Otter Point is considered the safest and most popular place to fish. The only reef is right off the point, so there are no other surprises. Baitfish get pushed in close to the shoreline in this area, which attracts Chinooks, especially during floods and ebbs. Troll along the wall to Gordon Beach, but watch the current in close to the point or you might find yourself trolling backwards.

Orveas Bay is located between Otter Point and Sheringham Point, but most locals call it Muir Creek, which flows into the bay at its midway point. There is a drop-off from 12 to 48 metres along there, so monitor your depth sounder closely to prevent hanging up. The dense kelp beds in there hold a lot of baitfish, which tends to attract more Chinooks than other salmon species.

There are dangerous rocks and reefs at Sheringham Point -- right in front of the lighthouse and to the west. They are exposed at the lower tides, so you should always be aware of them. Sheringham is usually the least crowded place to fish, but even it can turn on if word of good fishing gets out. Some anglers favour it because it gives them the first crack at new runs as they arrive.

By the time you are at Sheringham Point it’s about 15 km back to Sooke Harbour mouth, so if an easterly wind starts coming up it’s time to make tracks for home -- now, not later.


AVAILABLE MARINE CHARTS
3461 Juan de Fuca Strait, Eastern Portion
3462 Juan de Fuca Strait to Strait of Georgia
3641 Albert Head to Otte
 

Huxley’s Run: 

I’ve waited for this summer for over a decade and June will decide if it was worth the wait.

the early 1990s the summer-run Steelhead Enhancement Program ended. It used brood stock from the Tsitika River, but returns to that river dropped below the 200 mark and the taking of brood stock was ended.

If you never experienced that fishery, it was like having the Dean River in your back yard. There were hundreds of fish with some in the high teens. And they had a propensity for taking a dry fly. It was called one of the most successful hatchery programs on the coast at the time.

Combine that with it being Roderick Haig-Brown’s home river and you had all the ingredients for magic.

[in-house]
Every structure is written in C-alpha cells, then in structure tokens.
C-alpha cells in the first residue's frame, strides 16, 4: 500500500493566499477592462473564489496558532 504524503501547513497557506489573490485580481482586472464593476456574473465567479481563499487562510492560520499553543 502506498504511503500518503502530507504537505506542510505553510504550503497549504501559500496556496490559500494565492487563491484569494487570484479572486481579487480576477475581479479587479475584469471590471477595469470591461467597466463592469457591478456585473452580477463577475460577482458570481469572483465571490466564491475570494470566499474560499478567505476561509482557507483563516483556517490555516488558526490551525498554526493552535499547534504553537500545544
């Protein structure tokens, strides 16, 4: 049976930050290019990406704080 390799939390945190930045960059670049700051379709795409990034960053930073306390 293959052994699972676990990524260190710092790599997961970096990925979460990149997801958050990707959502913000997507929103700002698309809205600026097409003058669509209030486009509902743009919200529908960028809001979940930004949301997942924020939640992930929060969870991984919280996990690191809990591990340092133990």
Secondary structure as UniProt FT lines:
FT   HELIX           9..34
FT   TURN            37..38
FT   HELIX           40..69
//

So when the program ended, there were a few years that summer steelhead returned. But the gravel in the mainstream river had been depleted to only a fraction of its former amount. Eventually they stopped coming. For years I endeavored to get the program re-started in some form or fashion. But nothing happened. Nothing, that is, until a different approach was taken. Instead of brood stock, steelhead fry were taken, grown out and used for brood.

Three years ago the first smolts – about 17,000 – were released into the Campbell. The next year there were about 20,000 released and expectations for this year is a little more than that.

Last year the first two-year ocean fish came back. Estimates are that anywhere from 30 to 75 fish returned. For the first time in over a decade summer steelhead were being caught in the Campbell River.
This year will be the return of two- AND three-year ocean fish. And everyone will be watching – including me.
I’ve done a lot of work in the past on woody debris and gravel “stuff.” But I, and many others I know, got tired of it. We wanted something that would create fish and a fishery. So for three years we have raised the money for the program and I believe it will be well worth the effort.

Unlike the past, the Campbell River is now quite healthy. Extensive gravel was put in the mainstream and vital canyon waters. A guaranteed flow regime also opened that long stretch of canyon to spawning and rearing alike. Millions have also been spent on the estuary and on spawning and rearing channels.

The hope is that the program will become self-sustaining and there’s no obvious reason why it shouldn’t. And the program would not be possible without the great work of the BC Freshwater Fisheries Society.
But the work continues to raise money and to keep this program going. If you go to the Campbell and you experience what I believe you’ll experience, please stop in at the tackle stores and ask what you can do to help keep the fishery alive. (Money is good!)

First fish usually arrive in May, then June, July and into September. Bright, fresh, strong steelhead. Haig-Brown would be smiling. Hopefully I will be too.